By Fatemeh Aman (This article was first published by the Atlantic Council)
Sandstorm in Zabol, southwestern Iran in July 2016 (photo by Islamic Republic News Agency)
Iran is facing a series of environmental disasters this summer, including forest fires, record heat indexes in some provinces and sandstorms threatening the capital, Tehran.
Namak (Persian Salt) Lake in Qom province, which once measured 200,000 hectares, has completely dried up because of climate change, the ill-considered construction of tens of dams and depleted underground water resources.
According to Seyed Ahmad Shafie, deputy director of the office of environmental protection for Qom, four centers of dust and sand with a total area of 40,000 hectares have been identified in the former lake bed. “There is no village in a radius of 50 kilometers around the lake and all plant coverage of the land has been completely destroyed,” he said.
The dust and sand are threatening neighboring provinces including Tehran, he said. Salt accumulated over the years as the lake dried up is spread by the wind and is destroying the fertility of agricultural land.
Seyed Rahman Daniali, the head of the environmental protection office of Qom province, has compared the crisis to that afflicting Urumieh Lake in Iran’s northwest. He says officials need to be involved at a national level and make expanding urban green spaces a priority. He blames authorities “who have done little and don’t understand the extent of the crisis” for the current dire situation.
Unfortunately, the crisis in Qom province is only one of many in Iran.
According to Khoda Karam Jalali, a deputy minister and head of Iran’s Forest, Range and Watershed Management Organization, policies that have deprived wetlands of an adequate share of water “have turned one million hectares of wetlands into centers of dust and haze.”
The situation is especially acute in the southeastern province of Sistan-Baluchestan along the Afghan border.
There are ongoing efforts both at the national and international level to revive the Hamoun Lakes, trans-boundary wetlands on the Iran-Afghan border. The three lakes are linked and fed by water from Afghanistan’s Helmand River. But a combination of drought, diversion of water for irrigation, construction of four reservoirs in Sistan-Baluchistan and dykes on the border has diverted water from the Hamouns.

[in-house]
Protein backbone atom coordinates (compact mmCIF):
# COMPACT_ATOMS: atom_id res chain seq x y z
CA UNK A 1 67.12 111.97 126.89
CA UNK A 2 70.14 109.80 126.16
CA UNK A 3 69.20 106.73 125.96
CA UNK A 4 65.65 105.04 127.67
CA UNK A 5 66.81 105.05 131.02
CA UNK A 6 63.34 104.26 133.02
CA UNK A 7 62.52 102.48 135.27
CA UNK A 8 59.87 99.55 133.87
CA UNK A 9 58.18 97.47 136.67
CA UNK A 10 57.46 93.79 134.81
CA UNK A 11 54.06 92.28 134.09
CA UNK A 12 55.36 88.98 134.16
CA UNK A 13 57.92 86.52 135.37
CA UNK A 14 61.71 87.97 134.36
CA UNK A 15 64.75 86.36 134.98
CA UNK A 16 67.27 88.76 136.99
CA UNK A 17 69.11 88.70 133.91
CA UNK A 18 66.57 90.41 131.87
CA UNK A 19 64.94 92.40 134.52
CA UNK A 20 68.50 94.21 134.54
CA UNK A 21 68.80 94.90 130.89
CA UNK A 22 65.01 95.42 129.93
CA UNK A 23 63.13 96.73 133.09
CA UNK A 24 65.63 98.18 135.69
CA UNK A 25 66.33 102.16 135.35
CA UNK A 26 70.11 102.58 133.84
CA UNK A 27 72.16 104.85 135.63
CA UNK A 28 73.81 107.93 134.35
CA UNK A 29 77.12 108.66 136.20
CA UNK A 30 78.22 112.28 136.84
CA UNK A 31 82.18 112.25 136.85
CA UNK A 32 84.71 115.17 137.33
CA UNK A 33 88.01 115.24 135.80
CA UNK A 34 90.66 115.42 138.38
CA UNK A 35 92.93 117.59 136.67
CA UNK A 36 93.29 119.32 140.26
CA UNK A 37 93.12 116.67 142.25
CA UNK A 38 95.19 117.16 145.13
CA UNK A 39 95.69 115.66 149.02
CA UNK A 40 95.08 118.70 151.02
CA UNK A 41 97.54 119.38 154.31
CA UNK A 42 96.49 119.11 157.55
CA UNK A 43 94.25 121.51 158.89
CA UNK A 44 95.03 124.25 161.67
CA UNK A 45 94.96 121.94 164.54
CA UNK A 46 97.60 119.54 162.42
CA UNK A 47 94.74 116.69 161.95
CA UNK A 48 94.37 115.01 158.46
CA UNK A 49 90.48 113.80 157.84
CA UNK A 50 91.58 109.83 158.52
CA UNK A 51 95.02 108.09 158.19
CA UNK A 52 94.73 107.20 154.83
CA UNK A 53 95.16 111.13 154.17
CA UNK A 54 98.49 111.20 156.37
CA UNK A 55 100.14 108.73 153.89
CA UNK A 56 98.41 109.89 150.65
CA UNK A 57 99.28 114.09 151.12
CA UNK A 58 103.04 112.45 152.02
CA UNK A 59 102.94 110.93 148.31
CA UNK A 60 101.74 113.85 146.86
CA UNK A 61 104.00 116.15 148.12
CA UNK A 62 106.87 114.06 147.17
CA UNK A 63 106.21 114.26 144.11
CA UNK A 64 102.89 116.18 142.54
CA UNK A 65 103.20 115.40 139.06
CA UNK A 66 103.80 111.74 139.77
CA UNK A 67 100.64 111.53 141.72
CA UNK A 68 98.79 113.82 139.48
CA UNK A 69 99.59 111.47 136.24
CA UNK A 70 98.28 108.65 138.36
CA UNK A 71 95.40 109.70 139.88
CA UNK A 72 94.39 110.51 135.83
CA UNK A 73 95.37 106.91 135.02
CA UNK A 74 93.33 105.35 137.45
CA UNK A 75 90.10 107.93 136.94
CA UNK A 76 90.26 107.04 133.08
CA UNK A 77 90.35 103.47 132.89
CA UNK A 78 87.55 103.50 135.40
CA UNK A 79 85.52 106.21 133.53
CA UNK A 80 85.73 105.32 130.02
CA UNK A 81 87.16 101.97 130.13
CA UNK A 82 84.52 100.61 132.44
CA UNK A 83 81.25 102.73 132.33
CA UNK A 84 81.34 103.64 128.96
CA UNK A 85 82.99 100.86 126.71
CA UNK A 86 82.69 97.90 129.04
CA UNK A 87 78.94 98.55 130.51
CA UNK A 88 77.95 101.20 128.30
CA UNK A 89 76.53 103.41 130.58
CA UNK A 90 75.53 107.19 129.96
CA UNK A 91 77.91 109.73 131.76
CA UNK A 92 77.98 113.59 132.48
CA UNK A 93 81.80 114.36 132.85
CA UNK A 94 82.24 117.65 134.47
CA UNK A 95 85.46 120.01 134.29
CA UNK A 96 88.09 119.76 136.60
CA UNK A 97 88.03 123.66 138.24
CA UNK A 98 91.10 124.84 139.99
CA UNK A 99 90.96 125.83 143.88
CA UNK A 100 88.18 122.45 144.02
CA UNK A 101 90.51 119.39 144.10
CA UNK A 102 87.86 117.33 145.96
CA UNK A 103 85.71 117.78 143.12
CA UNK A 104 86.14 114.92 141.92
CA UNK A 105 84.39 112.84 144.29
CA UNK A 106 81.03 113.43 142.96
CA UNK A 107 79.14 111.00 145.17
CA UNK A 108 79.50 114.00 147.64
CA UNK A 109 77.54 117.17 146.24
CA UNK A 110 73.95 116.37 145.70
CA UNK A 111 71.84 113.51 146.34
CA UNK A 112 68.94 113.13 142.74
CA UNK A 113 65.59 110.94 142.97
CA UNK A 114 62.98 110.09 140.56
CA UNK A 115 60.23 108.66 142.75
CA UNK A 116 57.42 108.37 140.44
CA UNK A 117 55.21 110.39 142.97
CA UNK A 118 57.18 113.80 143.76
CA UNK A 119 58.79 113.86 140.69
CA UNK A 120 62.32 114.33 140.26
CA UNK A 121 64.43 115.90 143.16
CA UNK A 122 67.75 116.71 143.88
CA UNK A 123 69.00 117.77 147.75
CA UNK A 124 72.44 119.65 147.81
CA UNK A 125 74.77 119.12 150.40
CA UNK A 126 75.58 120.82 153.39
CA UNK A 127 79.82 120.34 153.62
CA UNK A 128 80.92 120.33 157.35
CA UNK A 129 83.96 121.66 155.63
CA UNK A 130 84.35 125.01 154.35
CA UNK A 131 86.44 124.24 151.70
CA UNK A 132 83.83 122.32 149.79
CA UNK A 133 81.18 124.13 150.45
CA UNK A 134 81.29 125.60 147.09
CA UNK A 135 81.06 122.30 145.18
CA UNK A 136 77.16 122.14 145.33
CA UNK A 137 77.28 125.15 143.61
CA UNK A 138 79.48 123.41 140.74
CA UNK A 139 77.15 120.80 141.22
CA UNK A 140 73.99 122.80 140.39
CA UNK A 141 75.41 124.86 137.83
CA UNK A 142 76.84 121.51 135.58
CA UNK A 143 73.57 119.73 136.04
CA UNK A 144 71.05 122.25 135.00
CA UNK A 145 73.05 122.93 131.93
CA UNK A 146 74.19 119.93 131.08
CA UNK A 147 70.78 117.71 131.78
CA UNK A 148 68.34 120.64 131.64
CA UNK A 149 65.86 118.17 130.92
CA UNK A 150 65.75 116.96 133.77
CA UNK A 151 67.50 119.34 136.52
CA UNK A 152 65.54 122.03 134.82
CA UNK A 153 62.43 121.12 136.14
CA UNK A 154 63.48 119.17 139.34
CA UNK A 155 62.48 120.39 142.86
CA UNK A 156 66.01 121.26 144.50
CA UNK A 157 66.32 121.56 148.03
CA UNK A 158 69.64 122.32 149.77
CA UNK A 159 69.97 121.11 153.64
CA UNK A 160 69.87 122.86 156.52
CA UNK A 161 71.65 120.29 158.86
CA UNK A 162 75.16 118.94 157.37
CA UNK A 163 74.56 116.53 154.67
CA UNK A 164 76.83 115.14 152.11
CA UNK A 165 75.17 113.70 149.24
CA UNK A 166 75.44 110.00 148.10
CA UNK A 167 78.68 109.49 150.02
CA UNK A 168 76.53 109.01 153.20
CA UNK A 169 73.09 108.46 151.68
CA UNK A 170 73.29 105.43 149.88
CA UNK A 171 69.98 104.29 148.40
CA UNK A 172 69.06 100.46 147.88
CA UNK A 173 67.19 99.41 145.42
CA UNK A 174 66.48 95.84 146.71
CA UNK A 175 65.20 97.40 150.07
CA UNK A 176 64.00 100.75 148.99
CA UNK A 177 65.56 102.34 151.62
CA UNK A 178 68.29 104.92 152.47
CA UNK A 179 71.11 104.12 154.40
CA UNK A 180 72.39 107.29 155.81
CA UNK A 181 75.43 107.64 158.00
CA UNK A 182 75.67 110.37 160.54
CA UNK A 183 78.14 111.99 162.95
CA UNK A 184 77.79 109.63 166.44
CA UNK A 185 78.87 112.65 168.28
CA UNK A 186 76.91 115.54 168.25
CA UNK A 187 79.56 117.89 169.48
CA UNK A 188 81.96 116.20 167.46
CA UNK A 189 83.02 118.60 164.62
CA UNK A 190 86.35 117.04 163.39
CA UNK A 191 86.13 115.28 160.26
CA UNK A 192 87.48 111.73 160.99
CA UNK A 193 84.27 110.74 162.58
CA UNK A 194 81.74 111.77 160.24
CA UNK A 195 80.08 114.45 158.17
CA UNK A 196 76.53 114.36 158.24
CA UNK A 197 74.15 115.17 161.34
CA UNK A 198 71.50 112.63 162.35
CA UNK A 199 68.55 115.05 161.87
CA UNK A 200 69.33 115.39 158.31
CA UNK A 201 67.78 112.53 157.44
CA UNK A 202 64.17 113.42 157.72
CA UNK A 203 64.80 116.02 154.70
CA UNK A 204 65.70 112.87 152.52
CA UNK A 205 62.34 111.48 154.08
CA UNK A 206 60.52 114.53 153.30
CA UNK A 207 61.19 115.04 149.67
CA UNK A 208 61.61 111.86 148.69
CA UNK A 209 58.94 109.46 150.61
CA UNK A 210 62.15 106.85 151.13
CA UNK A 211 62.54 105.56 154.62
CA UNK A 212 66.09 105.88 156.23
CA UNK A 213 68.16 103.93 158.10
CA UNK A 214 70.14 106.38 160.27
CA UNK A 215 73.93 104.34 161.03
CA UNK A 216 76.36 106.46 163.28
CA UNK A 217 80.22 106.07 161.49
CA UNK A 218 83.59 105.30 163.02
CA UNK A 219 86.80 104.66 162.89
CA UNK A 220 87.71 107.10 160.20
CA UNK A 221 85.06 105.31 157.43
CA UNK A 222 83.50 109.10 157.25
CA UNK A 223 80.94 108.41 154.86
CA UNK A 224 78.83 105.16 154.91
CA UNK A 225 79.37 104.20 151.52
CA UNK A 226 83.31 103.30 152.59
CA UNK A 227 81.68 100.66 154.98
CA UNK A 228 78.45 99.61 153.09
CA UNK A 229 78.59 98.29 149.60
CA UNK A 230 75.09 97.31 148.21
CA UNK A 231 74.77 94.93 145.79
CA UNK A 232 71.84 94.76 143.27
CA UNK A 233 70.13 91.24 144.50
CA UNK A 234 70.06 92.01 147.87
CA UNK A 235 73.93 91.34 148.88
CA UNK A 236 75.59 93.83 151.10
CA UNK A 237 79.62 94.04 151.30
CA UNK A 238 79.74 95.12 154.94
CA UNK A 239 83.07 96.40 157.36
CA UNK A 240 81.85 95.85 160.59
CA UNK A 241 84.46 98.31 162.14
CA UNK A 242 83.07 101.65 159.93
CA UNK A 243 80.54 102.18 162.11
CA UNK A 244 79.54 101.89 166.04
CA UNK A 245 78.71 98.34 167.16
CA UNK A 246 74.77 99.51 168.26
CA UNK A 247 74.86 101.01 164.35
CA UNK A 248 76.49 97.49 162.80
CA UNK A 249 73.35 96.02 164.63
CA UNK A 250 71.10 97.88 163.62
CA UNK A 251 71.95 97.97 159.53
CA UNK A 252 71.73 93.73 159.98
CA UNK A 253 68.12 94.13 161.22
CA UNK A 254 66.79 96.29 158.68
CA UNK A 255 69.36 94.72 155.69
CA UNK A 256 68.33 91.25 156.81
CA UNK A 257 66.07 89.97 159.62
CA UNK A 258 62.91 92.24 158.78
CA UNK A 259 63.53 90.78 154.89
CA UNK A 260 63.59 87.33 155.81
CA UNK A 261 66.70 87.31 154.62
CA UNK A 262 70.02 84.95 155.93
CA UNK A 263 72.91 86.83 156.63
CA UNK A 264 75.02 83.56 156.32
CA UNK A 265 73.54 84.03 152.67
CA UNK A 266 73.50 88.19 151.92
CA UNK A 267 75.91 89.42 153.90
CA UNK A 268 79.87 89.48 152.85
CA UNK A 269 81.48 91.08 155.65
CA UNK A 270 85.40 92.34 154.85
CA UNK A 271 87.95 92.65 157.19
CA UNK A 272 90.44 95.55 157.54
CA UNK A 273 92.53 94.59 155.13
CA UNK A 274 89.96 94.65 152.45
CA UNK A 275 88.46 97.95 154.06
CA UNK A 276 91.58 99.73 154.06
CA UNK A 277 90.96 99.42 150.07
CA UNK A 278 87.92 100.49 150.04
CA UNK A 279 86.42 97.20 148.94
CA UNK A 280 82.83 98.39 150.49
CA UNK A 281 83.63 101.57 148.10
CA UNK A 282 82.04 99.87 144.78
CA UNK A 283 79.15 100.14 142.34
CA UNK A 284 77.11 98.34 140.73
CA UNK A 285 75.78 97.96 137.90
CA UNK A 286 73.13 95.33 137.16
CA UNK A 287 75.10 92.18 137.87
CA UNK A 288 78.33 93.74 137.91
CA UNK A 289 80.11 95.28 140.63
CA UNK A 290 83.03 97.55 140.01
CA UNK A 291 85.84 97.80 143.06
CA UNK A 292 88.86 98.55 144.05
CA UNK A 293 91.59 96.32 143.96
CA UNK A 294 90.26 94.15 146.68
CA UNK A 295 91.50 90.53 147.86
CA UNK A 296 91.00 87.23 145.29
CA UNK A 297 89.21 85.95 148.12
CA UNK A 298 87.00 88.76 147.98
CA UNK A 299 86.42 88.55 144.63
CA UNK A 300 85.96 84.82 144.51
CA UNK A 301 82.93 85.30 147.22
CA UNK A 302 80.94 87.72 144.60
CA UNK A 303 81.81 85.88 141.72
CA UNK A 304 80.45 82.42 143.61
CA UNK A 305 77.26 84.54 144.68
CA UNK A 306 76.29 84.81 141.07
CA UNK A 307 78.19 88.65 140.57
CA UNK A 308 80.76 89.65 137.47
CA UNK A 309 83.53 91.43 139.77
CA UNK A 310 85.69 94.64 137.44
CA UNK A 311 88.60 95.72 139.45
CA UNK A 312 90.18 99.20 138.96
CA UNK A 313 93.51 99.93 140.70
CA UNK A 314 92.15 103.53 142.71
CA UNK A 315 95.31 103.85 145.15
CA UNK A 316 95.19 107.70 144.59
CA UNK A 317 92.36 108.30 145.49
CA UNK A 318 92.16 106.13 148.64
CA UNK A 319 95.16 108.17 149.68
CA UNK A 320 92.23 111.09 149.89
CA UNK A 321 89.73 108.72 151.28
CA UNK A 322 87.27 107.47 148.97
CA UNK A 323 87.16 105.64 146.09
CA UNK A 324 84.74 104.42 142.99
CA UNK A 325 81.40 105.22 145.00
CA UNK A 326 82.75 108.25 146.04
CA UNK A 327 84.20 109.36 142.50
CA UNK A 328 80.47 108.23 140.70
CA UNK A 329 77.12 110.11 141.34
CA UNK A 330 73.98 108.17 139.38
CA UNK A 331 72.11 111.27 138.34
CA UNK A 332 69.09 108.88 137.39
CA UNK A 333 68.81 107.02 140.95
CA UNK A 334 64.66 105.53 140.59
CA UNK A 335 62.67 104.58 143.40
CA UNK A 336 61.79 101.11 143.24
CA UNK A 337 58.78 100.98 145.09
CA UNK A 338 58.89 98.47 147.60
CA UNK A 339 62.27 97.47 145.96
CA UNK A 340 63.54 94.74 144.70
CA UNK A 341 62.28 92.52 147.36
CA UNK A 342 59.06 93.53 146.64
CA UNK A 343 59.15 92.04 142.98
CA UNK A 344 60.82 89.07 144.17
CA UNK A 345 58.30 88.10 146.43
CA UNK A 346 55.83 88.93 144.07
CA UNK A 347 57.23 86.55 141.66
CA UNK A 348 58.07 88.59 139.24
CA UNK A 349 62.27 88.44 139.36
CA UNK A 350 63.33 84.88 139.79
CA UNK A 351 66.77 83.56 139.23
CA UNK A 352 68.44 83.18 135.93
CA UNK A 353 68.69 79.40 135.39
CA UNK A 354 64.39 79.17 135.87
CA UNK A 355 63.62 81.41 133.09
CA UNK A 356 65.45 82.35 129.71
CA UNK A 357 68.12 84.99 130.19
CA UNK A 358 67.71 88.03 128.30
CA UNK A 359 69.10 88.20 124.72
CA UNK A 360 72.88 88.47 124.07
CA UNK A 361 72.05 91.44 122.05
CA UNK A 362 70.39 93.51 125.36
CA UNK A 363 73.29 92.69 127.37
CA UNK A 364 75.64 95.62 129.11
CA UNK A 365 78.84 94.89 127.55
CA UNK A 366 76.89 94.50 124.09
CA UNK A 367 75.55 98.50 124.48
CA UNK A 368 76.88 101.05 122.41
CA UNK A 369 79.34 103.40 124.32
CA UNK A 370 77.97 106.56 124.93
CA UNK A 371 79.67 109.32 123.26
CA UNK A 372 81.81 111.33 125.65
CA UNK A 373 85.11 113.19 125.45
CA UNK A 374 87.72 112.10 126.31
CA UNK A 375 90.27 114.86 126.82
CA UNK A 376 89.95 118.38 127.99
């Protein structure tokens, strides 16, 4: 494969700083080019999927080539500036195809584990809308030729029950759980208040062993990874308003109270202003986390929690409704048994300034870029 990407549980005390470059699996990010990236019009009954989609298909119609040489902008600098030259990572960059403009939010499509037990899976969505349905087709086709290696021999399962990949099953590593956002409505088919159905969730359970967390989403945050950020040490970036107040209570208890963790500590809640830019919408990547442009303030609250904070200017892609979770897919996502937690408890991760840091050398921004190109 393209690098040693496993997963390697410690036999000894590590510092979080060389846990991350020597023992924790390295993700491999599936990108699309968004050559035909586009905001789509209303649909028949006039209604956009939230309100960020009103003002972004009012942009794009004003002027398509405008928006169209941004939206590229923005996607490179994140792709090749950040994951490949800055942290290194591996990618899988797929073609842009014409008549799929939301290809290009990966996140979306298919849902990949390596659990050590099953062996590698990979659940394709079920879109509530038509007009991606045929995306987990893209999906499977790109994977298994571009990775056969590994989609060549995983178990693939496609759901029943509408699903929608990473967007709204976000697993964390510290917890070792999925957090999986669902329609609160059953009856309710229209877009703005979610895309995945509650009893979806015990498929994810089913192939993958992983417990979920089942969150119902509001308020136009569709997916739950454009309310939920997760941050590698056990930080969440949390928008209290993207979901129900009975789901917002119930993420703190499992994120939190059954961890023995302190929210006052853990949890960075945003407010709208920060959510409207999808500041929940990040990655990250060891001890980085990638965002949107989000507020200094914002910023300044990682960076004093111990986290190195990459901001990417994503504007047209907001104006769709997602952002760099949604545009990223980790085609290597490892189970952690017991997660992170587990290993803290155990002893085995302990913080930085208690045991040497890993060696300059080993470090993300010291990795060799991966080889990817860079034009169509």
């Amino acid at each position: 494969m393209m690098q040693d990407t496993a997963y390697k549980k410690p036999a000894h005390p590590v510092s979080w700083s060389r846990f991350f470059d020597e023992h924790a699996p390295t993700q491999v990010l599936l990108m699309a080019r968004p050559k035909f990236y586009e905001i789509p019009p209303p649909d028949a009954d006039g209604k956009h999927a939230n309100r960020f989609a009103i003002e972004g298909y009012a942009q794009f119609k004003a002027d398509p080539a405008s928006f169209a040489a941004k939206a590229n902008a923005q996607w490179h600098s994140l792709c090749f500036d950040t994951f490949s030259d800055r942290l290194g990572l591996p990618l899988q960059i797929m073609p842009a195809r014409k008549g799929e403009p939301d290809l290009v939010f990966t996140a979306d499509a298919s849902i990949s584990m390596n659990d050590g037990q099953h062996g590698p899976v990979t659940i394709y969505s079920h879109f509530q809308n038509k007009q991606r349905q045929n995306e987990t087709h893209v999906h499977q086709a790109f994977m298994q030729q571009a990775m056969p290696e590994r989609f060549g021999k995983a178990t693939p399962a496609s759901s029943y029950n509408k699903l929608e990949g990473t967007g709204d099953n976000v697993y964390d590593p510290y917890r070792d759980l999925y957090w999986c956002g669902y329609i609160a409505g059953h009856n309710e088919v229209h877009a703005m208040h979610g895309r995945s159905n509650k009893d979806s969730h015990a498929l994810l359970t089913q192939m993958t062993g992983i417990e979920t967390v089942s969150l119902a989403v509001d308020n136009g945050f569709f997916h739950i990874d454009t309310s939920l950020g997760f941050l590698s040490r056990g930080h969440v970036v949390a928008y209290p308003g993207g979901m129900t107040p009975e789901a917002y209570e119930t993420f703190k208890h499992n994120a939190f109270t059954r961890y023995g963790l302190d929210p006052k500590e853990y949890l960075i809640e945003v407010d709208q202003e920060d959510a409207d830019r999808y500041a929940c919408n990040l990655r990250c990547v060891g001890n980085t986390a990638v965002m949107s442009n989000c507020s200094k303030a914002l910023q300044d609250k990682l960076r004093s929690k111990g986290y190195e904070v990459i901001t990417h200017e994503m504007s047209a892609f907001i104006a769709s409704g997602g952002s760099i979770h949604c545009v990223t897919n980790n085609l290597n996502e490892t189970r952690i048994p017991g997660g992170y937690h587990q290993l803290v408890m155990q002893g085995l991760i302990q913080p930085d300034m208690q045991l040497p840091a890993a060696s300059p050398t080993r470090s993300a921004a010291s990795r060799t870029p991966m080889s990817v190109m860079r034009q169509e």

The dried-up lakes create fine dust particles that are causing a serious public health crisis. The region’s economy has also been devastated and thousands of villagers have fled their homes. Low employment and severe poverty have led to more drug trafficking in the Hamoun region. The so-called “wind of 120 days” - a period of intense storms that start in the last month of spring and persists through the summer, has now extended to 160 days with higher velocity winds.
According to Alireza Khosravi, director of the Tourism and Cultural Heritage Center in the city of Zabol, in the past people would use the120-days wind to power windmills and cool the air. However, the dried wetlands and river beds have turned the wind into sand storms. The wind that would cool the soil in the past “has turned the region into hell,” Khosravi said.
The UN Environment Program has worked with Iran and Afghanistan to try to rehabilitate the Hamouns. According to Masoumeh Ebtekar, a vice president of Iran and head of its Environmental Protection Organization, authorities are revising irrigation methods and agricultural use of about 46,000 hectares of land in Sistan-Baluchistan to make farming more sustainable. Another UN organization, UNESCO, has designated the Hamoun lakes as a UNESCO biosphere reservoir.
Ebtekar says other measures are being considered including new studies to discern the origin of the dust and securing international support through diplomatic exchanges for rehabilitating the Hamouns. Ebtekar also plans to hold workshops with Afghanistan and called for greater coordination between different institutions and ministries in Iran to deal with the Hamoun crisis.
The sandstorms coincide with extremely high heat indexes in southwest Iran. In Bandar Mahshar, in Khuzistan province on the Persian Gulf, the heat index - combining temperature and humidity - rose above 140 degrees Farenheit on July 22.
Decades of poor water management, depleting underground water, and policies of development that failed to consider the impact on the environment and ecosystems, have taken a toll on Iran’s environmental future. As President Hassan Rouhani recently admitted at a conference of world mayors and city councils in Tehran, slowing down this catastrophic degradation which “was viewed by some people as a luxury is now an absolute necessity.” Rouhani added that “sustainable development, if not accompanied with protection of the environment, will not guarantee the lives and well-being of people.”
About the Author:
Fatemeh Aman is an expert on the Middle East and South Asia. She has worked as a journalist, media and political analyst, and has written widely in English and Persian on Iran, and South Asia. She is a frequent contributor to Jane’s publications, including Jane’s Islamic Affairs Analyst and Jane’s Intelligence Review, and appears often on Persian and English-speaking media outlets. She is the co-author of Atlantic Council’s report “Iran, Afghanistan, and South Asia: Resolving Regional Sources of Instability.”
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